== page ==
The Portland Naturalist

The Portland Naturalist

Tuesday, 27 August 2013

August Ouzel? Awesome!

Although I was working this morning, I did my best to get out there and flog those bushes and fields, what with all the action from yesterday and elsewhere in the country.

First thing, I did my usual little loop covering Barleycrates, Reap Lane, and the Hump.  Not a great deal about initially compared to yesterday, just a few Wheatear and fly-over Yellow Wagtail.  The Gulls were all flocking in the fields attempting to gorge themselves on the bountiful Flying Ants.

The area around the barns at Reap Lane always looks promising, and yesterdays (or possibly new) Pied Flycatcher was still in the Sycamores, though today it was joined by a Spotted Flycatcher.  They may be relations, but they didn't get on, as they chased each other through the branches!  Sunrise over the barns.

The Hump and Suckthumb area was largely disappointing, though a Peregrine flew over, as did 2 Tree Pipit, and I did get a glimpse of a Phylloscopus that appeared to have a particularly bright supercillium.  A few plays of the call of Greenish on my phone fell on deaf ears.

Whilst working at Fortuneswell, a Grey Wagtail flew over calling. No doubt one of the birds the Saunders' had over Ferrybridge. 

After that, I sneaked a peak at the Verne Common area.  I had just set foot in the bushes when two Tree Pipit called very close.  One was sitting on the roof of a house, and the other appeared to be down in a concrete basketball court!  The first ones I've seen on the deck this autumn.  A Lesser Whitethroat flitted through the railings of the same compound.

Just a few steps later, and another Pied Flycatcher showed itself, though only another Lesser Whitethroat could be found on the rest of the site.  A Whimbrel called from somewhere in Portland Harbour.

I had a quick unenthusiastic look for a Wryneck that had been found very nearby, to no avail.

After work, I was very determined to take a look at the plethora of monster moths at the Obs, but no sooner had I got there, then I was off again on news of the Ortolan being seen once more! 

I entered a very promising weedy field on the edge of Southwell to search for the bird, only to realise that many of the 'weeds' were in fact a tick!  The pretty Round-leaved Fluellen was once common when farming was without chemical-usage, but has since become quite rare.  Nice to see so much of it here (note the leaf-mines, which are probably the work of a fly larvae rather than a moth).

No sign of the bird unsurprisingly, but nice consolations were a Portland tick of a Greenshank flying down the East Cliffs, and the enormous numbers of hirundines in every direction, no doubt taking advantage of those bird-fodder, the Flying Ants.  All three species were found, as well as a few Swift still about.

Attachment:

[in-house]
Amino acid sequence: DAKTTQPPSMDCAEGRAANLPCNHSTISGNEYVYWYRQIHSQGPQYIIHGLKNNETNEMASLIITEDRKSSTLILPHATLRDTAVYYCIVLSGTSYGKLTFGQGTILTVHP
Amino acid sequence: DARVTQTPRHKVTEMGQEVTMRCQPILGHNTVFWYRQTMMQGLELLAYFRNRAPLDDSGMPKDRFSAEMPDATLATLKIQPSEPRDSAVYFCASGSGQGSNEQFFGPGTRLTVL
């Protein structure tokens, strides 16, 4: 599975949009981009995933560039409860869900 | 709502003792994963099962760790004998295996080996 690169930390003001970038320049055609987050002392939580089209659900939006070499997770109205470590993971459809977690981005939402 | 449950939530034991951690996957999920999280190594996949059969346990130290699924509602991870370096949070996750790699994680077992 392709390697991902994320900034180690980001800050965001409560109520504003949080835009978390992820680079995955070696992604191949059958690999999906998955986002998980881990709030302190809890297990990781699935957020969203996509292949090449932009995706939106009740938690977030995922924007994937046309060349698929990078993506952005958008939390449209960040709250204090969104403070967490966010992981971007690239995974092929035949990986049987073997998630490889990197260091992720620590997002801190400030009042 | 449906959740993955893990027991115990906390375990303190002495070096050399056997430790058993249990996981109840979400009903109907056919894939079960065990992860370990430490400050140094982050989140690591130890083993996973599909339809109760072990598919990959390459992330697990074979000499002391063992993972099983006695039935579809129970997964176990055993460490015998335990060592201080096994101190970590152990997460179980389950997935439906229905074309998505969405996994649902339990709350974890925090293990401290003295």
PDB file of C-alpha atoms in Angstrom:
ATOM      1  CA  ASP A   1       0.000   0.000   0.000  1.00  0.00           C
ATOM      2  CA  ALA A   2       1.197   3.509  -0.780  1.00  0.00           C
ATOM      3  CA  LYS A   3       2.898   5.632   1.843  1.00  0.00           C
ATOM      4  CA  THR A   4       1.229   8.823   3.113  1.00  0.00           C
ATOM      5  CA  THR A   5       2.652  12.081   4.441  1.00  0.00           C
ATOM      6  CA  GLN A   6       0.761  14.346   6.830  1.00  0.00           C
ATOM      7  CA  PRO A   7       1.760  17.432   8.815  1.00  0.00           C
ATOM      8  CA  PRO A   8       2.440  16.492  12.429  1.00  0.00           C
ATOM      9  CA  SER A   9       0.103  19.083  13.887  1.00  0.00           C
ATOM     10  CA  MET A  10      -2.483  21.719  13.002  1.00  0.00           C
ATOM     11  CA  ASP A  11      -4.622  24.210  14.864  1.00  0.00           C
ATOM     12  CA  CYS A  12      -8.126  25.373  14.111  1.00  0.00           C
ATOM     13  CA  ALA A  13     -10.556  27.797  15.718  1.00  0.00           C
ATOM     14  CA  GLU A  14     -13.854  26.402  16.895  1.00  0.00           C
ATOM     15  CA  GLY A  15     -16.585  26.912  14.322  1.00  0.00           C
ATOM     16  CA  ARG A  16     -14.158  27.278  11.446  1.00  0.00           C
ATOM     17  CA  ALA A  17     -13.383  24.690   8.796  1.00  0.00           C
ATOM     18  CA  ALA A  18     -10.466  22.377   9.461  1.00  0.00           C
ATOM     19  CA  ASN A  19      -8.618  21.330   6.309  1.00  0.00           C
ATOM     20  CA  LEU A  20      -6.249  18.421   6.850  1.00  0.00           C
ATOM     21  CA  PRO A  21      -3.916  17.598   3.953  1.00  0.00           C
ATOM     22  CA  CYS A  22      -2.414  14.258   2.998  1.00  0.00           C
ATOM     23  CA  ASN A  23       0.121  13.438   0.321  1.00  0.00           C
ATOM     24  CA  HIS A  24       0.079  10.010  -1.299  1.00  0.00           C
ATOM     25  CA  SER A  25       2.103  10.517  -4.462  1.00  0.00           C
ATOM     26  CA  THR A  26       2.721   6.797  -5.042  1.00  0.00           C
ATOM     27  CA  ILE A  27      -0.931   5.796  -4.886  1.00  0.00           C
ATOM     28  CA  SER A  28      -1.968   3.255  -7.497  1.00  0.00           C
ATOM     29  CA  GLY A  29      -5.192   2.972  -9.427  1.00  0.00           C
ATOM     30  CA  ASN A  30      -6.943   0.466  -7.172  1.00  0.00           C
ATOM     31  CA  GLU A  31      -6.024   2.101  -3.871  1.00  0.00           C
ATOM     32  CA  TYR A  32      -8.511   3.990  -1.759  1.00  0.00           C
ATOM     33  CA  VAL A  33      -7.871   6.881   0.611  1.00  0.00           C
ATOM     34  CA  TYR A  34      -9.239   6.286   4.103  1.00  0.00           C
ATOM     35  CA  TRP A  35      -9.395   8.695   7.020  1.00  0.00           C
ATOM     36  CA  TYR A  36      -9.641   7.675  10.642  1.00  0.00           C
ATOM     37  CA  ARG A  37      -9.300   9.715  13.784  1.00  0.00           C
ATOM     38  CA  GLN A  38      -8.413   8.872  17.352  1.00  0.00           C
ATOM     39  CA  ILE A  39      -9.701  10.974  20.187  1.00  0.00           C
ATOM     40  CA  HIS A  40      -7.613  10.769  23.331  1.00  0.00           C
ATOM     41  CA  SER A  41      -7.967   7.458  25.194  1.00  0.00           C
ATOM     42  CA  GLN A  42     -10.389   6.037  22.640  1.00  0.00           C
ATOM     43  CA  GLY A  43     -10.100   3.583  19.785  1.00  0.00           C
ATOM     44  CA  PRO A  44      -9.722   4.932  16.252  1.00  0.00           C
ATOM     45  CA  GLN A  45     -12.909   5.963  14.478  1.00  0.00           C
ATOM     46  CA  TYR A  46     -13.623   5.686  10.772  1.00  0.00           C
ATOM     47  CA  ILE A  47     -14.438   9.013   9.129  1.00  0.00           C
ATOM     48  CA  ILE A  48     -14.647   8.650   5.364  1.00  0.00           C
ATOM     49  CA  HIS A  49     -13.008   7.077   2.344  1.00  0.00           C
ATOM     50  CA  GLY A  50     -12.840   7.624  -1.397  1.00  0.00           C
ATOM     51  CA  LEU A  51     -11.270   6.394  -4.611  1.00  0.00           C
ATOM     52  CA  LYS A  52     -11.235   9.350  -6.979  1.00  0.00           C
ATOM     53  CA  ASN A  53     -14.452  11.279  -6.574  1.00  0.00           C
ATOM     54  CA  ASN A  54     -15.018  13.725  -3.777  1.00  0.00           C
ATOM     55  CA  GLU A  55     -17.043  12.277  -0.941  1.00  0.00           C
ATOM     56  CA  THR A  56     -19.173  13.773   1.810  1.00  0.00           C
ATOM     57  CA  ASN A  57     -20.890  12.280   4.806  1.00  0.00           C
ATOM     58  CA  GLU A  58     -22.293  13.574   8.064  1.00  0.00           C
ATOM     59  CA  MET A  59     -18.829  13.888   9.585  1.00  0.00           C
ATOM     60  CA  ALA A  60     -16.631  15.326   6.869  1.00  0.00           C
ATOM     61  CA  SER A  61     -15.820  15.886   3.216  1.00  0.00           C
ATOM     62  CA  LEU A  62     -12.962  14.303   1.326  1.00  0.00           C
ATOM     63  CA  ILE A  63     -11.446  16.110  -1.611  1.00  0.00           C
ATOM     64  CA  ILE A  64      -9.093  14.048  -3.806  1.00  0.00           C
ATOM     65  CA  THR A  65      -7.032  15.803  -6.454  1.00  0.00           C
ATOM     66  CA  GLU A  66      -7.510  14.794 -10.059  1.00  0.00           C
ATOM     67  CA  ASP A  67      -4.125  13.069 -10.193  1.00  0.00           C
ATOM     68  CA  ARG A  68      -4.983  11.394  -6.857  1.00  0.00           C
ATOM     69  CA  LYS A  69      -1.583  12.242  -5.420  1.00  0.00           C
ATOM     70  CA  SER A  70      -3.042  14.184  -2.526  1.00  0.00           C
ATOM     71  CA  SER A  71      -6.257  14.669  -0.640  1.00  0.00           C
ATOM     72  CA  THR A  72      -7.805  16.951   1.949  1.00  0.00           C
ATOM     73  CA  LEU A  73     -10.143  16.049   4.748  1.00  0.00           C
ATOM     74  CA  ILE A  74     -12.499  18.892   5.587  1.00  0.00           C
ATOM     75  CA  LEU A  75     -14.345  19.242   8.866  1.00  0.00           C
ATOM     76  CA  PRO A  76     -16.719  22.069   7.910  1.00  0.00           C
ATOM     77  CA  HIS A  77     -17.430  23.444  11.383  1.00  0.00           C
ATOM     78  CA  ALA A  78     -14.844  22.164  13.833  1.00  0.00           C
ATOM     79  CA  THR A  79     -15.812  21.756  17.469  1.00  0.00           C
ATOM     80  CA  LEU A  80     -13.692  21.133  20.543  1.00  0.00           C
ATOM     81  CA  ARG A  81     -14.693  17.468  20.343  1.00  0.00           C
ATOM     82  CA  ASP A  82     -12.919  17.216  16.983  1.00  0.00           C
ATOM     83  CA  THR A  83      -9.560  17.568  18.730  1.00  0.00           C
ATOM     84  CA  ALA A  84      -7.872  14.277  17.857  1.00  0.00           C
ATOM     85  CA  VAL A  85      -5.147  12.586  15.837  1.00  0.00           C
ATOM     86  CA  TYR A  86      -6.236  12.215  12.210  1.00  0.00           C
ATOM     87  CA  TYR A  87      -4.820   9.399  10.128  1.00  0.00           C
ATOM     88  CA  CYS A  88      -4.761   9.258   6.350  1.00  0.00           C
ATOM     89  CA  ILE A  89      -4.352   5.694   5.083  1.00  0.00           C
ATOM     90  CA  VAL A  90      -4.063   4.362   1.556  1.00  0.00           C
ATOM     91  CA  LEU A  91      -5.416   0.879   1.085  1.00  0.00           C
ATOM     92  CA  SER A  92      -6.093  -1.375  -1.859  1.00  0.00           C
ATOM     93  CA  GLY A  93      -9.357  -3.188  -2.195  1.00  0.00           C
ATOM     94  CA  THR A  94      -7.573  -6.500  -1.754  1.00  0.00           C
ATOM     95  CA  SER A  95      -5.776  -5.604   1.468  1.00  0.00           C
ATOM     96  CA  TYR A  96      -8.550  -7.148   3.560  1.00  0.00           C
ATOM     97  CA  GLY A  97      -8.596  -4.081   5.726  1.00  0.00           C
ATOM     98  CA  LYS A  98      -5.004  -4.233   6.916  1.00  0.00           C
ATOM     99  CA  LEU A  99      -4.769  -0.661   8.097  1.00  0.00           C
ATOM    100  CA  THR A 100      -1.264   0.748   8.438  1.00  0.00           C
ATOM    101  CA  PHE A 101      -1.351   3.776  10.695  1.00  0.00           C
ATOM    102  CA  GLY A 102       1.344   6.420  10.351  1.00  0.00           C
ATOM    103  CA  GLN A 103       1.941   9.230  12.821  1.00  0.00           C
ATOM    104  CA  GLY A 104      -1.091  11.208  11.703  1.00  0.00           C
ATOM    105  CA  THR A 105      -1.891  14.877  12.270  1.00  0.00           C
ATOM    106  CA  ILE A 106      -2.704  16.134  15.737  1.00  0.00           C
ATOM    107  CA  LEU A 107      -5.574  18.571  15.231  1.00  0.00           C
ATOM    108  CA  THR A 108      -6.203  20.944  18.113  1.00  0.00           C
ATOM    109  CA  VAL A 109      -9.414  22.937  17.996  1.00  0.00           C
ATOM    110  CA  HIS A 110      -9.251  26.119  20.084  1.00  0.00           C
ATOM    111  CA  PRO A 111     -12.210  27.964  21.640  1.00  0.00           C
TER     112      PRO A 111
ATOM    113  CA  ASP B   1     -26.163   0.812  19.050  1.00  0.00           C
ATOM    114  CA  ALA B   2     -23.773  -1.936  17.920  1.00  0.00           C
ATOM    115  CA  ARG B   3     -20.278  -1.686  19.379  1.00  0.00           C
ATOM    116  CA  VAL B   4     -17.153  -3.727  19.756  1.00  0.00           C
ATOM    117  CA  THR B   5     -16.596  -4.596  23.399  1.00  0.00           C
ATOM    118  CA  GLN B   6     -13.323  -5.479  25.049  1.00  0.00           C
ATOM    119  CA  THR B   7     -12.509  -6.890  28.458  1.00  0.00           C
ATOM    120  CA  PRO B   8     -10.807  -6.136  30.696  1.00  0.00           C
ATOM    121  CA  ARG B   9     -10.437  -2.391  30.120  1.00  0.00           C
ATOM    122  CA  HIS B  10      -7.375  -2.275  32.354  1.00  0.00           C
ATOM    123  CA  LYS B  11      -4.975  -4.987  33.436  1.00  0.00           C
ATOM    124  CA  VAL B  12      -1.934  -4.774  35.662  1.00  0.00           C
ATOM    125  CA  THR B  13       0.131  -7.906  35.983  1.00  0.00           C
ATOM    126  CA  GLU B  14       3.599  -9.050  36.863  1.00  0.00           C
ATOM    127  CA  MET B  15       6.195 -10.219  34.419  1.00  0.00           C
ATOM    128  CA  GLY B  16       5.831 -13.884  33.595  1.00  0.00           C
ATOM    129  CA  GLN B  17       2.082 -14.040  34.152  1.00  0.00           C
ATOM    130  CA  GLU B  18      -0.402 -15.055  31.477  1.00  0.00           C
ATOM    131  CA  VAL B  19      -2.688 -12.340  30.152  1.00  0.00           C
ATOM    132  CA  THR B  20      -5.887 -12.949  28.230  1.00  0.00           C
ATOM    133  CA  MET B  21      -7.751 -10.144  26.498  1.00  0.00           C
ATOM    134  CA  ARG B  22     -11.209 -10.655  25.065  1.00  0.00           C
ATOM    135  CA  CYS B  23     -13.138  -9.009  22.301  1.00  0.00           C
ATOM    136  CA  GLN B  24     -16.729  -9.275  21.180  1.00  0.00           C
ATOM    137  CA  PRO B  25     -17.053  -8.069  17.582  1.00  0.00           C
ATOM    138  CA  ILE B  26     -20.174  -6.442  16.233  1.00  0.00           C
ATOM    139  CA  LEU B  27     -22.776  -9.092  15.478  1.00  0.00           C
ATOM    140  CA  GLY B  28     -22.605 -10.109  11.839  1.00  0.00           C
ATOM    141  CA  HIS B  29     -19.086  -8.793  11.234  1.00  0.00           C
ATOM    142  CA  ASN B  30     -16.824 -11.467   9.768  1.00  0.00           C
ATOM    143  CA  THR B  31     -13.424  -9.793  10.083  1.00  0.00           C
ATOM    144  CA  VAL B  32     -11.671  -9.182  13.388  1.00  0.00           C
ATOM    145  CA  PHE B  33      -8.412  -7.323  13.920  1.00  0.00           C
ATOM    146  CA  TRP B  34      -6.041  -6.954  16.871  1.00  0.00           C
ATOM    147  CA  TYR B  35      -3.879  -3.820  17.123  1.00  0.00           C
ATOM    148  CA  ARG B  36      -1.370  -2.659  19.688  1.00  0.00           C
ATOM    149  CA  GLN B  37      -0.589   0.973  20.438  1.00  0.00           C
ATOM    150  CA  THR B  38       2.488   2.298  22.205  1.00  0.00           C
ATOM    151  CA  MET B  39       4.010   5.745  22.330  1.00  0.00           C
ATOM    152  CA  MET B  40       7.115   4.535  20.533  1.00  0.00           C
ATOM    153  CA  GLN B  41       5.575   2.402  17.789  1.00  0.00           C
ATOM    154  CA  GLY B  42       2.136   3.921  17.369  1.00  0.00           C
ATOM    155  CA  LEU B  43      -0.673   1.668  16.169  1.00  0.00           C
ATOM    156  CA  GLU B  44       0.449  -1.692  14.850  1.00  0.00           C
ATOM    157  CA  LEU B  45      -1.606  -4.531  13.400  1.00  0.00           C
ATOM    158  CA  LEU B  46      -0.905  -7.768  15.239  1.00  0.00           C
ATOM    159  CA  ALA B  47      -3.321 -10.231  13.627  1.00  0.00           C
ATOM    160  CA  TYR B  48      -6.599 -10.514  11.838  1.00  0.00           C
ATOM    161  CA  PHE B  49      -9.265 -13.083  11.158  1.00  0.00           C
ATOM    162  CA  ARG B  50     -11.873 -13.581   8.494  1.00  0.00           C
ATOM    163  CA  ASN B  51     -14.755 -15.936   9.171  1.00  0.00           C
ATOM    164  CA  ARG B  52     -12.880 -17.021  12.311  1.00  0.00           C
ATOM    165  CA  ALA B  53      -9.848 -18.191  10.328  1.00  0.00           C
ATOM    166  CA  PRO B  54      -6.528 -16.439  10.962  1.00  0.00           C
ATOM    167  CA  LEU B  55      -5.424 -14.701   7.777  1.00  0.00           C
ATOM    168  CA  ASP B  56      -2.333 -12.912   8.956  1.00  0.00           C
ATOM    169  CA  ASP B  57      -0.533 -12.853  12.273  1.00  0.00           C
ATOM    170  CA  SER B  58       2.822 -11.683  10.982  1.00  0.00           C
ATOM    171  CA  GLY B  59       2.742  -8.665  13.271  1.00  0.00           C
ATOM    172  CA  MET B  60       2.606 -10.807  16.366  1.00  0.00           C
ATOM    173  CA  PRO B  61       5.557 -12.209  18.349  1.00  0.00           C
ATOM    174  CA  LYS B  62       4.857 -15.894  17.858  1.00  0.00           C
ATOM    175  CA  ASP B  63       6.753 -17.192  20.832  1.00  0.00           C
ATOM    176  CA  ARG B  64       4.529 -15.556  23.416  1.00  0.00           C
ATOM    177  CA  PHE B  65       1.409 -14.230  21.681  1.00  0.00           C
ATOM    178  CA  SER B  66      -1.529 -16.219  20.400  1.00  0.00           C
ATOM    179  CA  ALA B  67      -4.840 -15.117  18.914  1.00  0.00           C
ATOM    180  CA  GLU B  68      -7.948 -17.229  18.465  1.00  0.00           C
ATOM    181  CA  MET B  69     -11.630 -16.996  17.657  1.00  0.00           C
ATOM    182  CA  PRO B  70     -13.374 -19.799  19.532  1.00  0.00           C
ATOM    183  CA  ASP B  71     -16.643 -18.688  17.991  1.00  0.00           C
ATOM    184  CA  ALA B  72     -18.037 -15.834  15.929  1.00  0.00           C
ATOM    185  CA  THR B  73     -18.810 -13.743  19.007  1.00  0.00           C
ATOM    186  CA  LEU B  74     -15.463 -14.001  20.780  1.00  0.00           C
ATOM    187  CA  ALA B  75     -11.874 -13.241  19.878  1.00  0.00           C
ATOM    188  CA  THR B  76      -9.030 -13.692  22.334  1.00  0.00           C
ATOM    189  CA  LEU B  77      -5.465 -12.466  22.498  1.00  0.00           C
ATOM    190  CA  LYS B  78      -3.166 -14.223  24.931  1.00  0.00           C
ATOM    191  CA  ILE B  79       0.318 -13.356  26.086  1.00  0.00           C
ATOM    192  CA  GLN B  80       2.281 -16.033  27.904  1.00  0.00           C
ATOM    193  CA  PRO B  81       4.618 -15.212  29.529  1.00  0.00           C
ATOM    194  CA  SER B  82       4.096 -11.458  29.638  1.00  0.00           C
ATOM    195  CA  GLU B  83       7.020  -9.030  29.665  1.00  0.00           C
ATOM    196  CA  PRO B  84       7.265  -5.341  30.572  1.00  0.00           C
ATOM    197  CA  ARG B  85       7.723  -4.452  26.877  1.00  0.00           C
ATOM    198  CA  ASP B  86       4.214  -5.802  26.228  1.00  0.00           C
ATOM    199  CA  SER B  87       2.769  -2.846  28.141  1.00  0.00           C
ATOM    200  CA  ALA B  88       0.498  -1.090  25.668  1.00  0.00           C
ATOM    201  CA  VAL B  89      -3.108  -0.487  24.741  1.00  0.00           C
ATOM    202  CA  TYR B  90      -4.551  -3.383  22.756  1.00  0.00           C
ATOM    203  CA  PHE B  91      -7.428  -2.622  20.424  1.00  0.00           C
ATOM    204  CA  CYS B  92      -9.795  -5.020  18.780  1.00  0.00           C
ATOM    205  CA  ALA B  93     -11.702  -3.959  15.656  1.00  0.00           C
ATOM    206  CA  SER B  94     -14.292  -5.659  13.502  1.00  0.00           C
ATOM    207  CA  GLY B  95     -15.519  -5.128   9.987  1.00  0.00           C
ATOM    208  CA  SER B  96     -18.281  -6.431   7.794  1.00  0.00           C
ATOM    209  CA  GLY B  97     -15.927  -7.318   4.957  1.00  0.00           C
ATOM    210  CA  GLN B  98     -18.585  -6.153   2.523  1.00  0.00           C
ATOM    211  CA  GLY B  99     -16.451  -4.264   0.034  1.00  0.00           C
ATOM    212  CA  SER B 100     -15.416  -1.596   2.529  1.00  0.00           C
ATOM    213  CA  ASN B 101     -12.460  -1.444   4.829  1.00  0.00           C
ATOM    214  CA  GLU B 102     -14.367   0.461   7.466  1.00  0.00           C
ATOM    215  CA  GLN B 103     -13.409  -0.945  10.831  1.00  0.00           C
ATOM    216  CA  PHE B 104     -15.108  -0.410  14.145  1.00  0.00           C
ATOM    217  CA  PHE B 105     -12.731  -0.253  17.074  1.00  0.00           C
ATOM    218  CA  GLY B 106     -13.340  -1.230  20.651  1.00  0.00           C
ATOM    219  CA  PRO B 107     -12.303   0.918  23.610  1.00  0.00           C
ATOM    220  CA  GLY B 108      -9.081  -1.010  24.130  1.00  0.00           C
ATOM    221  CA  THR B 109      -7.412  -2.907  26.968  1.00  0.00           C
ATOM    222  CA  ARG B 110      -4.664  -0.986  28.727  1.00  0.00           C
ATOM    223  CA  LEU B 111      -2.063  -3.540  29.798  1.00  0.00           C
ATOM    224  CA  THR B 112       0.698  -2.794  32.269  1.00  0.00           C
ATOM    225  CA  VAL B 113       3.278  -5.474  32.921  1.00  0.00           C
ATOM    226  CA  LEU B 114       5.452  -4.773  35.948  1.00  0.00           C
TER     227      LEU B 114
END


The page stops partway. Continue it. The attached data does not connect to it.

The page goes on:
I finally found the window of opportunity to admire the moths.

The rarest species was this rather dower looking Tamarisk Peacock, which is a rare migrant with only a few records nationally, most of those in Kent.

The star as far as I was concerned though was this Convolvulus Hawk-moth, which is a species I've always wanted to see.  They're called that because the caterpillars feed on Field Bindweed (of which the latin name is convolvulus).

Although this Bedstraw Hawk-moth is the best looking of all these species, it does feel a bit like cheating to have it brought in from elsewhere.  This is why I only count moths on my list if it's been trapped at the site that night (or preferably, if I was involved in the trapping session!).  Can't deny it's a looker though!  Thanks to Debby Saunders for bringing it in.
The other lifer was a bit of a tarts tick, as Nutmeg is supposed to be a common species. Still didn't come across one in my three years of trapping in Surrey!
The other highlights in the traps were this beautifully fresh Marbled Green.
This first of the year Feathered Gothic (named after the 'feathered' white lines on the wings, and not the antennae, though they are striking!).

Plus this cool Dor Beetle Geotrupes stercorarius.

Afterwards, I took a quick punt at seeing the Nightingale in the Obs Quarry, though the vigil produced no movement in there whatsoever.  So, there was nothing for it but to head home.
I thought it was worth just popping into the Hump once again, just in case I got lucky with this promising Phyllloscopus I saw earlier.  By Avalanche Road I found my third Pied Flycatcher of the day. 
There was a fair amount of activity around the Hump, seemingly more than during my earlier visit.  Accompanying a Robin on one of the fences was, yes, another Pied Flycatcher!  And shortly after, a constantly calling female Redstart was found.  Maybe the one I had a few days ago with a male?  All that calling was no doubt in pining for her mate that had left for Africa without her!
On walking down the housing-edge footpath of Barleycrates Lane, I heard an unfamiliar tacking.  I probably would have twigged what it was, had it not been for a strange call I'd just experienced from a juvenile Blackbird hidden deep in a bush!  Although the bird was largely sillouetted, the pale-fringed body feathers ID'd it as a Ring Ouzel, the first here this autumn!  You may think this is a little depressing, seeing this late-autumn species now, but I say bring it on! 
It only allowed for the one rushed shot once it had popped up into the sunlight.


Two days off in a row now, and I intend to make the most of them.

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